Tesla Unsecured? Bluetooth Hack Allows Thieves To Steal Vehicle
Tesla vehicles are some of the most sophisticated driving machines in the world. Owners of the futuristic electric cars don’t use keys but rather their smartphone’s Bluetooth or a backup keycard to gain access. One cybersecurity firm found a way to exploit Tesla’s Bluetooth Low Energy (BLE) technology, in which they were able to remotely unlock the vehicle without the owner’s smartphone or keycard, according to Reuters.
UK-based NCC Group researcher Sultan Qasim Khan published a video of him standing in a parking lot next to his 2021 Tesla Model Y. He had a small relay device connected to a laptop. The device could replicate his smartphone’s Bluetooth signature that was in the range of the relay connected to the computer (but out of range of the vehicle) to unlock the car and drive off.
Khan has proved car thieves can remotely unlock and steal a Tesla by exploiting the car’s BLE connection — something that might not be easy to fix with a software patch.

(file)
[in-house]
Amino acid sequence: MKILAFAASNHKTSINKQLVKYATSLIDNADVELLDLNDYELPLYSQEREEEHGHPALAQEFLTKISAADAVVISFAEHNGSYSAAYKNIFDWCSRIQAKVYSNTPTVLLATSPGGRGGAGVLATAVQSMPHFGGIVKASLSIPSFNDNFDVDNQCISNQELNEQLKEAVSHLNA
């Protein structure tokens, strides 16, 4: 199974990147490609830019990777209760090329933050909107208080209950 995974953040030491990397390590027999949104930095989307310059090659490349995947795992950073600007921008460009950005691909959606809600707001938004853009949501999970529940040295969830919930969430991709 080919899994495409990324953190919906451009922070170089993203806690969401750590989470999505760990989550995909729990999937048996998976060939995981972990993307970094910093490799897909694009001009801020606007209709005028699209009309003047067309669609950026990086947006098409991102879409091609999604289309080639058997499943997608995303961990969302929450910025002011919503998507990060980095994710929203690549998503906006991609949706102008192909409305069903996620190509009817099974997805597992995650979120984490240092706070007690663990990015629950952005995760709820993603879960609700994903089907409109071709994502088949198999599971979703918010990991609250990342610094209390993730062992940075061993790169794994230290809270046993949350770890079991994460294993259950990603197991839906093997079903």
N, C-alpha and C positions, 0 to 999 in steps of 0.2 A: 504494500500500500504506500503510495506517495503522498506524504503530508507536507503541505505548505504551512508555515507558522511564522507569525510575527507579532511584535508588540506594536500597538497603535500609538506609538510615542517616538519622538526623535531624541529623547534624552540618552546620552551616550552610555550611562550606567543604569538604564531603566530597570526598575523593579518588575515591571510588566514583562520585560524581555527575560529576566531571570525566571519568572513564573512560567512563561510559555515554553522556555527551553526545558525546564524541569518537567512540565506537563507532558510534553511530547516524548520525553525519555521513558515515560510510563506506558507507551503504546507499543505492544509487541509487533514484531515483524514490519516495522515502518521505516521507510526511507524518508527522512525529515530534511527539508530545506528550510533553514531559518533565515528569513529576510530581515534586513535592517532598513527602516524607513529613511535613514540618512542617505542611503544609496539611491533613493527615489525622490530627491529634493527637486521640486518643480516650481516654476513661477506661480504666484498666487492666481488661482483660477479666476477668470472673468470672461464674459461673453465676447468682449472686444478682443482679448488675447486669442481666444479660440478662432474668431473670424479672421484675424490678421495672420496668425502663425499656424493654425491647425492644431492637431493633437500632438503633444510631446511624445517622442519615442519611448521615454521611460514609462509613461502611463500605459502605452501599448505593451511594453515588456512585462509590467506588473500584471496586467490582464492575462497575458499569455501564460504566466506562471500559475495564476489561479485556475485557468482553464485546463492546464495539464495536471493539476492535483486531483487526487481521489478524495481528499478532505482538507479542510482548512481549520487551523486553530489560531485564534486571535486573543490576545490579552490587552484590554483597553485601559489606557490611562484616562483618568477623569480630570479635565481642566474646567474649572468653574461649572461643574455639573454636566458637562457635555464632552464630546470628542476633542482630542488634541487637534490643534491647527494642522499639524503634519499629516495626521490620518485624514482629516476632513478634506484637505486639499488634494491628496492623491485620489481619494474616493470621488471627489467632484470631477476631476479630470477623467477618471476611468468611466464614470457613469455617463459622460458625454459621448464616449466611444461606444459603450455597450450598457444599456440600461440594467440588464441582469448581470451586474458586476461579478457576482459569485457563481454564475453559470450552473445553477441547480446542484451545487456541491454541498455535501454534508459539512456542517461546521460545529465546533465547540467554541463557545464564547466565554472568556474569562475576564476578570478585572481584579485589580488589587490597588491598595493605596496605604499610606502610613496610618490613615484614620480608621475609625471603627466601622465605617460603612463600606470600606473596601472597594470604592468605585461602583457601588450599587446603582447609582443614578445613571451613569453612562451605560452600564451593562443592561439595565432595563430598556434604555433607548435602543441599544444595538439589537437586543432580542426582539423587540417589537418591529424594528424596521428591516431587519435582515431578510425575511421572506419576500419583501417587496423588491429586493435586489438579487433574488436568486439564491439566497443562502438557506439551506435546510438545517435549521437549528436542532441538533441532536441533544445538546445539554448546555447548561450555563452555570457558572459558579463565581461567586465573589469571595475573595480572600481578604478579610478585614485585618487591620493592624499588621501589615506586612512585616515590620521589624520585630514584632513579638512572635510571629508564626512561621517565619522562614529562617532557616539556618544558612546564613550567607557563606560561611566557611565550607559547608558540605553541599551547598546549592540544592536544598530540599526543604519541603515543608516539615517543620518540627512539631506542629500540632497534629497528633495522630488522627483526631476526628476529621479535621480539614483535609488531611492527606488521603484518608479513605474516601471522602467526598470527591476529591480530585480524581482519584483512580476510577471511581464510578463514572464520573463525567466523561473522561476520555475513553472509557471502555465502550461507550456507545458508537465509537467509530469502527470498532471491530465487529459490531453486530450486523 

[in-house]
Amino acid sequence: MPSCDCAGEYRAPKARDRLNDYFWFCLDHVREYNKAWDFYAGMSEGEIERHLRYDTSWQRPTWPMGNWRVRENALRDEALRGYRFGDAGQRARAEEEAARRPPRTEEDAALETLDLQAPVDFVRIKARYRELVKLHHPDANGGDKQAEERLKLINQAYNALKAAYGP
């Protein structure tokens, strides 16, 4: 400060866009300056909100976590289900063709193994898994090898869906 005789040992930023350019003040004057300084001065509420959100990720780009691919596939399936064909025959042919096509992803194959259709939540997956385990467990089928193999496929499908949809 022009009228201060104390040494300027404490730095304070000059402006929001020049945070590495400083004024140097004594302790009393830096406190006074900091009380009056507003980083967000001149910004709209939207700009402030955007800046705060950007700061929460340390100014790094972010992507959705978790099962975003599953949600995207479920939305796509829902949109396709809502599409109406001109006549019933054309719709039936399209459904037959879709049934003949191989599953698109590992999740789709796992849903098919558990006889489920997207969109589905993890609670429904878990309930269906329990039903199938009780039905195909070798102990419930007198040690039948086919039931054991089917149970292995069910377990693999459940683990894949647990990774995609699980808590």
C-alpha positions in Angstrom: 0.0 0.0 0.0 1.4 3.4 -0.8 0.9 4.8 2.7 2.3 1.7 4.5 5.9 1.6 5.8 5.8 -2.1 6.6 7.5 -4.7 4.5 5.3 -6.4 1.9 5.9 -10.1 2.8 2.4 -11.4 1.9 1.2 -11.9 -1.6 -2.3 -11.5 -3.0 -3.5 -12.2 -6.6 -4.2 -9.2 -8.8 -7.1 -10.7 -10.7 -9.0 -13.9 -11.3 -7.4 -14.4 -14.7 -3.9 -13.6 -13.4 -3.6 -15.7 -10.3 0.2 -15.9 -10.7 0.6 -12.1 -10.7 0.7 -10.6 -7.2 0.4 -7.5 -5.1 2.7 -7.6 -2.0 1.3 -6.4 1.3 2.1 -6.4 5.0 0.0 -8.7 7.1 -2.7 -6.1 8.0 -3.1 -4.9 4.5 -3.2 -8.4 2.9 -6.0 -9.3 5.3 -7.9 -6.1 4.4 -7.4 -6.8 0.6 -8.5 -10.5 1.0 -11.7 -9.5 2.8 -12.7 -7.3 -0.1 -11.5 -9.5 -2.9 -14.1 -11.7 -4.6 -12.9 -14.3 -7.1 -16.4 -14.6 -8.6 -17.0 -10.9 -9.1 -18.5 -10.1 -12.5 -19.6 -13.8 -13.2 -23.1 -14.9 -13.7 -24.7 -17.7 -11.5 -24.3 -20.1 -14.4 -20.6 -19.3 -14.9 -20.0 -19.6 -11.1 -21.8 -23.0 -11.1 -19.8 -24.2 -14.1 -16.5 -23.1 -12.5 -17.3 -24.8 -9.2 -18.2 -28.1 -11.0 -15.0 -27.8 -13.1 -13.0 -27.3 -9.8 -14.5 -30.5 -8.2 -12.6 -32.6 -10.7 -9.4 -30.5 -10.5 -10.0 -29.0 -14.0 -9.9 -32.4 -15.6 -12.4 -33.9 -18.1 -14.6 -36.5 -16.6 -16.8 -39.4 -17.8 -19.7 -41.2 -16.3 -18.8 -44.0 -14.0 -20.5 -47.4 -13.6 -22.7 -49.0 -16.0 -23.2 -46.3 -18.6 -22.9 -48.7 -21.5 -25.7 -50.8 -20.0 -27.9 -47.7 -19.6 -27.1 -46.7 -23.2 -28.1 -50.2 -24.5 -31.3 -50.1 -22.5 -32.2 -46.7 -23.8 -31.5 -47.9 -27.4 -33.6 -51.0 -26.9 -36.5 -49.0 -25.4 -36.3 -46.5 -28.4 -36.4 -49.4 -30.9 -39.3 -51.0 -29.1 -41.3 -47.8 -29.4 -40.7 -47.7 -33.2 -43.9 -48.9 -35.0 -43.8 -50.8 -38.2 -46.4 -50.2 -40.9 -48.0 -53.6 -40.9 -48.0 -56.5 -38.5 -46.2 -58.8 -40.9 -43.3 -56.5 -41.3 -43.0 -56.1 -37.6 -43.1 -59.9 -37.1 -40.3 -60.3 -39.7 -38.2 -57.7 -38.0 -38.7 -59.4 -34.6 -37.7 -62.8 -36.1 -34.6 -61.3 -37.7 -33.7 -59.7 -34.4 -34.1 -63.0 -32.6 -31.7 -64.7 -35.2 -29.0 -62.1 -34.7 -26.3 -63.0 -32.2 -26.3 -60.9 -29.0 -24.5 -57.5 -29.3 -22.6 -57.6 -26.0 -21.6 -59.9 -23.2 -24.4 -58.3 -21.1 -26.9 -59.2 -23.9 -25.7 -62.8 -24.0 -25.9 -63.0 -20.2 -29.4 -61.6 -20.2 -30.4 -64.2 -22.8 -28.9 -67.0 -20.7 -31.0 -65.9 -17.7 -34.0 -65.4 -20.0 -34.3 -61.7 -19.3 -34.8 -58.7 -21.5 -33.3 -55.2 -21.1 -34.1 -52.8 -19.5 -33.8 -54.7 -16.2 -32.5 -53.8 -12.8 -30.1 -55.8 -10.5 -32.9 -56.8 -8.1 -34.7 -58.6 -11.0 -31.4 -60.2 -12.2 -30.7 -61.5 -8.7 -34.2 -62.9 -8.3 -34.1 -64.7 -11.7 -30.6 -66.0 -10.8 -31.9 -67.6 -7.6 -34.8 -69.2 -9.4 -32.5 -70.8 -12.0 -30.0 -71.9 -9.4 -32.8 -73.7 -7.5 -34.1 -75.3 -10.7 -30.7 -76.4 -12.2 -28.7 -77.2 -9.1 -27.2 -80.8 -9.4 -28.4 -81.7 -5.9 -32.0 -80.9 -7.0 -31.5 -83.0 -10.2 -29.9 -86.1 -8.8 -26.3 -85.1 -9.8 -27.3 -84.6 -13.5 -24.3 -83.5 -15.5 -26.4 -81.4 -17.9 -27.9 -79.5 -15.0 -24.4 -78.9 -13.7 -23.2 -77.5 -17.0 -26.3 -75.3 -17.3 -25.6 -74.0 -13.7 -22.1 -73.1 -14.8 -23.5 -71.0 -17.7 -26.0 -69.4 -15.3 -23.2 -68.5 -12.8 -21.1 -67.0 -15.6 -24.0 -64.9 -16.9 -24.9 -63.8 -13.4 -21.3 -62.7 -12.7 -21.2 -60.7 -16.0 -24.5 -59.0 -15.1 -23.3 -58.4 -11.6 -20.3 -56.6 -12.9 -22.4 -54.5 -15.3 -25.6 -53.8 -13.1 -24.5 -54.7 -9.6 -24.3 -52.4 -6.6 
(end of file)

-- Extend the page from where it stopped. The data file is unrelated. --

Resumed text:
“Model 3 and Model Y vehicles are at risk from a vulnerability in the technology, which is powered by Bluetooth, which allows thieves to unlock a Tesla from 25 meters away,” The Telegraph said.
NCC added: “This research illustrates the danger of using technologies for reasons other than their intended purpose, especially when security issues are involved.”
Tesla owners can prevent criminals from gaining access to their cars by possibly turning off the Bluetooth from the smartphone to the vehicle when exiting. Also, there’s another level of authentication called a PIN, in which a four-digit number must be entered into the vehicle’s main center touchscreen.
And it’s not just the most sophisticated electric cars. Newer vehicles are being outfitted with technology that car thieves have found ways to steal remotely, such as using a high-tech Game Boy. Thieves also place Apple AirTags on vehicles to track and then steal later.
As for the Tesla — each car comes with no physical keys — owners don’t have to fret over someone picking their locks but instead worry about high-tech car thieves.
Sat, 05/21/2022 – 15:00